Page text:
As for mishaps and mistakes, they are something that come with the territory as delegation is putting more responsibility on other people. However, think of these as normal and healthy growing pains which are fantastic teaching tools for your employees. They will never grow into the worker you desire unless you allow them some leeway.
As with everything, communication is key when it comes to delegating, as is setting expectations. Moreover, there are ways to build trust over time, even with newer or less reliable workers.
Try the approaches listed below. Each provides a different level of responsibility to the person you’re delegating to, and the approach you take might depend on your comfort level and the importance of the project you’re delegating.
- Ask for multiple recommendations, plus their pros and cons, and require the person to check in prior to moving forward.
- Ask for one recommendation or decision, and then require a review period before moving ahead.
- Ask for a decision on a course of action, providing you an overview of the direction, no approval needed unless you say otherwise.
- Ask for a decision and action, but let to let you know what they did afterward.
- Decide and take action, no need to tell me what you what they did.
- Relinquish responsibility to your worker.
As with anything new, it’s important to check on the progress of projects from time to time, but be careful not to step over someone’s newfound autonomy by micromanaging.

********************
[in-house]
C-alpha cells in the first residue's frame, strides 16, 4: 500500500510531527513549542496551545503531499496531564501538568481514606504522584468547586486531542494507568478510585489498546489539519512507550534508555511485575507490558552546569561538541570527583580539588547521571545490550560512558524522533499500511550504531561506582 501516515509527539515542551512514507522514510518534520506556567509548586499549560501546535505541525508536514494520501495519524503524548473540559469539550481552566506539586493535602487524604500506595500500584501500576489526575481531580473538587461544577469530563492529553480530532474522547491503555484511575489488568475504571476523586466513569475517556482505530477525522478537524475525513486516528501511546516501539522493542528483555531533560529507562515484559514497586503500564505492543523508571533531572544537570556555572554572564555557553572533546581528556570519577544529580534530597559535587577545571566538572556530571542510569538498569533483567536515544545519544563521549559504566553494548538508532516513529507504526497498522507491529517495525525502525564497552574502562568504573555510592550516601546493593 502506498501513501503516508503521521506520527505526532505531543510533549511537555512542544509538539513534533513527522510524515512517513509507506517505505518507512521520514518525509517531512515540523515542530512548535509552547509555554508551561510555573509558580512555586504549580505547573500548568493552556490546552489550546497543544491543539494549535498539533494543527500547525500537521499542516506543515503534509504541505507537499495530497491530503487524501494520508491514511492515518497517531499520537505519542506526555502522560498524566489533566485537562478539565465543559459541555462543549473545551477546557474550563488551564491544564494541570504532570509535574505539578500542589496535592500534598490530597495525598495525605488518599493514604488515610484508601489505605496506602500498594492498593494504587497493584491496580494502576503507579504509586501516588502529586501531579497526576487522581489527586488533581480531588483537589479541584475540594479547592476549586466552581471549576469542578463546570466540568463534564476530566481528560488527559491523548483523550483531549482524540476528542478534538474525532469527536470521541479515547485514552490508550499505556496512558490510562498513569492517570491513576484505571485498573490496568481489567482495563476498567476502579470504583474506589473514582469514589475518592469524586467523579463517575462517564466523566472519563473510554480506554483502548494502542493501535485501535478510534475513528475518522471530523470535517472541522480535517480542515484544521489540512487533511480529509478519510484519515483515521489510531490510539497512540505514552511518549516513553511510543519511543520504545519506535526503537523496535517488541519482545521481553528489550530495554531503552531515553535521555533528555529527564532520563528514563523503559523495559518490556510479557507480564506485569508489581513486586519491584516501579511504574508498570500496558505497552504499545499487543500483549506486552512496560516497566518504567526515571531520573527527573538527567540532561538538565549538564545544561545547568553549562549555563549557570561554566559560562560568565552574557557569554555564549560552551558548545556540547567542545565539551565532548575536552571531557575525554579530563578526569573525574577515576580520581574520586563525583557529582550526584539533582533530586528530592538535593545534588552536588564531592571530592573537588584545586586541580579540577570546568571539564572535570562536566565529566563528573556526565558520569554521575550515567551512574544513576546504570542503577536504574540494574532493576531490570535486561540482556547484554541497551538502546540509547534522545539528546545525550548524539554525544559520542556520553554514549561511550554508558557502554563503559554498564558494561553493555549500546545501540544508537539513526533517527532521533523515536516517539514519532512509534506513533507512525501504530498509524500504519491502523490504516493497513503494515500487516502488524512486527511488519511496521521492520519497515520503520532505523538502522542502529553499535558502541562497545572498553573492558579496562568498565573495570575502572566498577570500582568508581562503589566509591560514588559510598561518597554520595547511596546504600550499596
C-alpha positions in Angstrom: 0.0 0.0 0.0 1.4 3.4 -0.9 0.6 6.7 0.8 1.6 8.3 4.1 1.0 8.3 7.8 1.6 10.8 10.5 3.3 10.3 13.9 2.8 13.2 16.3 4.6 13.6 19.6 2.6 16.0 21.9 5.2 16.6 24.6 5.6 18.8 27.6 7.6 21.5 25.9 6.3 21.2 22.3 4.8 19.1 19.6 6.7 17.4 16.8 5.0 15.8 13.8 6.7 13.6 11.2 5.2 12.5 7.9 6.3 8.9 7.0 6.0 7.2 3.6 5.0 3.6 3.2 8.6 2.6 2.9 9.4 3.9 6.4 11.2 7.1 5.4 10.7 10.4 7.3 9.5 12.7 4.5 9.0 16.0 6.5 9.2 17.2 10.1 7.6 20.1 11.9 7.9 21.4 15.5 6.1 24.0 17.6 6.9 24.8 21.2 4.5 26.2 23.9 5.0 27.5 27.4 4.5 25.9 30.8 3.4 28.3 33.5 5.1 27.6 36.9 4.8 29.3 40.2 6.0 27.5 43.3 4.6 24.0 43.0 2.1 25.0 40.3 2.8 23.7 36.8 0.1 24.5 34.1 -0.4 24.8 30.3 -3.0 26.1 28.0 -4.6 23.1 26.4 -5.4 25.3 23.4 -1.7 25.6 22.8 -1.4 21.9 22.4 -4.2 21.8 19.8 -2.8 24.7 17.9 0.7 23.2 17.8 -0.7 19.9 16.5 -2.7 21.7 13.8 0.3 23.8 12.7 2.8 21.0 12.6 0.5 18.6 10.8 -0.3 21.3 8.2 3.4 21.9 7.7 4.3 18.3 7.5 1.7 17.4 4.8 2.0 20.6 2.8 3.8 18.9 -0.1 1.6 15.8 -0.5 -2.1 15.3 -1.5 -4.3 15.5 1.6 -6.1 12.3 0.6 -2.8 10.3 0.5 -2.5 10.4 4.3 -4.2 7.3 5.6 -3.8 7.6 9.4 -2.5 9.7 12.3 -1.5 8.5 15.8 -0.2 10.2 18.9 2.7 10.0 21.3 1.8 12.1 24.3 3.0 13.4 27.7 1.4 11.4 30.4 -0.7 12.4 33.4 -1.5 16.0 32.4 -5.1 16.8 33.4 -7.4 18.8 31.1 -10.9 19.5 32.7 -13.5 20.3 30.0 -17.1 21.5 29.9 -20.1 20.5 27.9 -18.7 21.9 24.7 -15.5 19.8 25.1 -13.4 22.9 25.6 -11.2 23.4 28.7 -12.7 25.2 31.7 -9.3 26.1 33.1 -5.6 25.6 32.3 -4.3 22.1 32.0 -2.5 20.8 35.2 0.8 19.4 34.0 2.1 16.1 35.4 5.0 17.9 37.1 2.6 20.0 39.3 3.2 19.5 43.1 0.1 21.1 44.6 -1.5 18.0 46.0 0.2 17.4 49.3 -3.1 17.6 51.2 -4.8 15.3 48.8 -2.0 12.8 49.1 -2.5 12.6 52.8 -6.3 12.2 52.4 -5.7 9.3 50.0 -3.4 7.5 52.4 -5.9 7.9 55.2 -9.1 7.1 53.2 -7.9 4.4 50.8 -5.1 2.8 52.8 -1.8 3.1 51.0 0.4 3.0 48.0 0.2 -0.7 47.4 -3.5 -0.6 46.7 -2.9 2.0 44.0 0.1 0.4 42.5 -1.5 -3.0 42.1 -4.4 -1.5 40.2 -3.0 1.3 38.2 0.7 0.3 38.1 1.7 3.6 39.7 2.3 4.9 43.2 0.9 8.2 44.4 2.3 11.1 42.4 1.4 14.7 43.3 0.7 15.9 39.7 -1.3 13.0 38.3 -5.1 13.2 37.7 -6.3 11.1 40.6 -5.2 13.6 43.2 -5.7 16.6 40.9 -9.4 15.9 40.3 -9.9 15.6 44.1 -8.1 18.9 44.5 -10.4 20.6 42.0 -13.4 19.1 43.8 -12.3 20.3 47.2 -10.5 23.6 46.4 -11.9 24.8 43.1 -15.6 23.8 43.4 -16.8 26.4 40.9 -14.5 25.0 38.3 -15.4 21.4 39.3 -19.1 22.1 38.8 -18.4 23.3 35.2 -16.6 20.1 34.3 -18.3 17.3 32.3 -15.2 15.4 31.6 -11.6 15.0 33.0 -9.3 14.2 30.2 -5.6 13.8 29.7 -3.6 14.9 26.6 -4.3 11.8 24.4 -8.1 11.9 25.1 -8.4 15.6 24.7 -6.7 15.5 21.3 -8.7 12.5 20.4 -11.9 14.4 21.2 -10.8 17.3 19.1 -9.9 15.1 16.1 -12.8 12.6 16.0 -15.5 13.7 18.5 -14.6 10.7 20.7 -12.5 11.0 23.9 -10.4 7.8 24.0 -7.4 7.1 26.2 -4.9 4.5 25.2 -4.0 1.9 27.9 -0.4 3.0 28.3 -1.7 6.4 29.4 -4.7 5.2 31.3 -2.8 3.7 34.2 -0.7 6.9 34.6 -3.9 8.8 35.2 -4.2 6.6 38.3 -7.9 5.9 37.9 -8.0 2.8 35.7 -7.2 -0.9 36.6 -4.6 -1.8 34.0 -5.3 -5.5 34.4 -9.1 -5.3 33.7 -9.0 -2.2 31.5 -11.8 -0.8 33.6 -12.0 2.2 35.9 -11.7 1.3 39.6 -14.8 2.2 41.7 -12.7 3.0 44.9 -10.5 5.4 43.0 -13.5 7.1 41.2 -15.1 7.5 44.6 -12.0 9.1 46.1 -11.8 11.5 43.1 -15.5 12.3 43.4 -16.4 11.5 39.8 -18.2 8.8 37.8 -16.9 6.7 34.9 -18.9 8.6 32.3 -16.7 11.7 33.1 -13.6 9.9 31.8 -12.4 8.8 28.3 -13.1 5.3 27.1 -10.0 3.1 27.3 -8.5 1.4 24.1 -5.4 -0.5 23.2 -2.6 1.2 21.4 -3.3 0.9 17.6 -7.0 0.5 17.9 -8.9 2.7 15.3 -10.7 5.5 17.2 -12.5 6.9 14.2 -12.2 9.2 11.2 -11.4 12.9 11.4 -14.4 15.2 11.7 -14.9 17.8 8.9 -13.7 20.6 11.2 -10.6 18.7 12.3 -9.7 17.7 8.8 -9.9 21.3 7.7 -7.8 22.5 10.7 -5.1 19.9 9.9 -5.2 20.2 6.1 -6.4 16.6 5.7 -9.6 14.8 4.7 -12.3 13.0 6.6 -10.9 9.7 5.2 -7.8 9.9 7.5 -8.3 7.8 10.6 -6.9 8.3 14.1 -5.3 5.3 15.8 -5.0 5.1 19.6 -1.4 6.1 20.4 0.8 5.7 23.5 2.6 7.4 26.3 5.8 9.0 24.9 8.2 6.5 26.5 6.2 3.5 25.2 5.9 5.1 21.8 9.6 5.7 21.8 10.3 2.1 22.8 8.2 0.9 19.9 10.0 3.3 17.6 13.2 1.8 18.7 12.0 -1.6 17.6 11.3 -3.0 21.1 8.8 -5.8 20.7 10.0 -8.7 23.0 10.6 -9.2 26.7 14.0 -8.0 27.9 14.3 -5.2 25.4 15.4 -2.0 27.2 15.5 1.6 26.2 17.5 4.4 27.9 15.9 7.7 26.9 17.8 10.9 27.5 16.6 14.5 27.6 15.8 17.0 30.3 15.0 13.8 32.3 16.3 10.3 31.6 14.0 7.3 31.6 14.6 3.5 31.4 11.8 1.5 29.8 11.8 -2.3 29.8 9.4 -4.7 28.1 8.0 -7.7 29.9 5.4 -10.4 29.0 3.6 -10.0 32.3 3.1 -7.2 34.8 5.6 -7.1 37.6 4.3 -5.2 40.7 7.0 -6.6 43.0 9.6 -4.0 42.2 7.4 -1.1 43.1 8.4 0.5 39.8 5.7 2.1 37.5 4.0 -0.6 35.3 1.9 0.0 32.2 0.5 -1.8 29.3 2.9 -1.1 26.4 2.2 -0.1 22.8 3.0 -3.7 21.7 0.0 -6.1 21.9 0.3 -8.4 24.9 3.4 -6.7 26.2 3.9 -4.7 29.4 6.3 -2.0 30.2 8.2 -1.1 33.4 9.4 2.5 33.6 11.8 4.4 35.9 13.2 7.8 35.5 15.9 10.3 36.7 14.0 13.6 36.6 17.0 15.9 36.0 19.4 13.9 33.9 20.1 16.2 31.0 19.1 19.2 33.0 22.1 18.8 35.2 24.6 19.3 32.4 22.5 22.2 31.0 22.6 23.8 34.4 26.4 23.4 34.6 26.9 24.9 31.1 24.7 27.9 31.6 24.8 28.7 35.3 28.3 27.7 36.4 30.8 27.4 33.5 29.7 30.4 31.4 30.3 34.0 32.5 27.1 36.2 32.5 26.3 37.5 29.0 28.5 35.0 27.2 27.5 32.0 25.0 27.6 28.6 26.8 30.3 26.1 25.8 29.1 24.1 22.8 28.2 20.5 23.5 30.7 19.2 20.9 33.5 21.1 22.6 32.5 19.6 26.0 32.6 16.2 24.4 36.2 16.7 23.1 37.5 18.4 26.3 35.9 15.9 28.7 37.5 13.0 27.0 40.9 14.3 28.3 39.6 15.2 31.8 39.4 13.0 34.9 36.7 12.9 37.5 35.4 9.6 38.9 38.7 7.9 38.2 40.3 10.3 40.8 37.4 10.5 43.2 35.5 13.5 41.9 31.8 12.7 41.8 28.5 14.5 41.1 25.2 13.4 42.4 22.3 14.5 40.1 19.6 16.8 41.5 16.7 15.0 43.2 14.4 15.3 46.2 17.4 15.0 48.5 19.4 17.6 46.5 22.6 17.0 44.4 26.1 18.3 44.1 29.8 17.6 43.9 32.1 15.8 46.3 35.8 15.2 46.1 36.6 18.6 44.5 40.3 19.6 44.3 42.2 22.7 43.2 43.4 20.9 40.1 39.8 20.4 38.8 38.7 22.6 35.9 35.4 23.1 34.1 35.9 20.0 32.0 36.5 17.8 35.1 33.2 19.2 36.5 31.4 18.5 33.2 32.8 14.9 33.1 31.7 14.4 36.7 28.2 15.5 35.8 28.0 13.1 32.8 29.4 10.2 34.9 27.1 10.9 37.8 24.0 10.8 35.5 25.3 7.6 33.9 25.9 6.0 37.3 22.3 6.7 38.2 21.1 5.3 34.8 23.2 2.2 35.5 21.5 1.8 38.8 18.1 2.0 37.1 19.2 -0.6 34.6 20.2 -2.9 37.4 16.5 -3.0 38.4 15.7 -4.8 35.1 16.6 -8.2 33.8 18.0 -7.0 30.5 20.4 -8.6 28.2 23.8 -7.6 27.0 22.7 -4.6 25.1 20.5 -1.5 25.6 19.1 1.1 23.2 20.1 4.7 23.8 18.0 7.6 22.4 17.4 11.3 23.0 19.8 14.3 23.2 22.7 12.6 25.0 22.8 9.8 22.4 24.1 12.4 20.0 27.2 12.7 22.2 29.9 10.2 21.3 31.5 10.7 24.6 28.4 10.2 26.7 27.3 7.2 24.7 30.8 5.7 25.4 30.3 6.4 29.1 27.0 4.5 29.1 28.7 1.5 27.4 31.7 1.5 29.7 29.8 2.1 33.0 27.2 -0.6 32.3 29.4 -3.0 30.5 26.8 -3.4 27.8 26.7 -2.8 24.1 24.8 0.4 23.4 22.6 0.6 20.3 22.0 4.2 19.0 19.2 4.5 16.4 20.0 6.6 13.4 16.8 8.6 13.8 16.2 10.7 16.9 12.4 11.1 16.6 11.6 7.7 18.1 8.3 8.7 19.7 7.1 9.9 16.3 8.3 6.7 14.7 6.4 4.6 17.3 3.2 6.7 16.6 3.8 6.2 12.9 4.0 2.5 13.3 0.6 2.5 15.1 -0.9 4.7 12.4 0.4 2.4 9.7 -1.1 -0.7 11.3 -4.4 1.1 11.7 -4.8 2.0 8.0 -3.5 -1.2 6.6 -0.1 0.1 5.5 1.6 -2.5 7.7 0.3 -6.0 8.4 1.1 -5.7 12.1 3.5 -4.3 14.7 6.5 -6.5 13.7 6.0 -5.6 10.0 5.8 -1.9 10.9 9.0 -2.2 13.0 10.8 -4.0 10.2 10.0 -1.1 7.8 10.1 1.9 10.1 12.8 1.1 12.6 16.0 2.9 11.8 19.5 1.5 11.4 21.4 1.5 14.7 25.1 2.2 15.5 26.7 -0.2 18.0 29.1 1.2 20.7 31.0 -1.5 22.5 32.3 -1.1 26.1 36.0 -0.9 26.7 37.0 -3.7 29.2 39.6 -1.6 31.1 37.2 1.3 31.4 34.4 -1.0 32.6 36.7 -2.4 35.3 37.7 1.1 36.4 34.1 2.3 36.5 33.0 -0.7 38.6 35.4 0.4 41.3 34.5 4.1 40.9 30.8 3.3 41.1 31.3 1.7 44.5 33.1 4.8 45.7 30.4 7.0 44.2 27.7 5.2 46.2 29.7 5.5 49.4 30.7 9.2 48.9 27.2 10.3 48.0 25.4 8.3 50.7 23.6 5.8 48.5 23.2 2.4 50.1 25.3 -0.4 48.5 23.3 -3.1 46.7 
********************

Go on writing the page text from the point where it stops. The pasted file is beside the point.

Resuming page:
Benefits of Learning to Delegate
Delegation allows you the time to truly focus on what matters while keeping your company’s productivity at its highest. Tim Ferriss, author of the bestselling 4 Hour Work Week, had a great story about the power of delegating. When he ran a nutritional supplement business he had his reps check in with him whenever there was an issue with regard to money, such as refunds or discount requests, etc. He found that this was eating up the bulk of his time and not allowing him to focus on what truly mattered, which was growing the business. So he decided to allow reps to make their own decisions in situations under a certain dollar amount.
Immediately, he found that he gained back huge periods of time for other tasks, and upon reviewing his rep’s actions, he found that in most cases they made the same decisions he would have. After realizing this, he increased his reps responsibility by allowing them to make decisions in scenarios that involved hundreds of dollars. Upon review, he found that reps were still making decisions very similar to himself, and he finally had the freedom to concentrate fully on big picture items.
Again, delegation is something that needs to be worked at, but the benefits are manifold. Not only will you find yourself unburdened by non-essential tasks, you will also find your employees more engaged as they grow into their new found responsibility and sense of autonomy.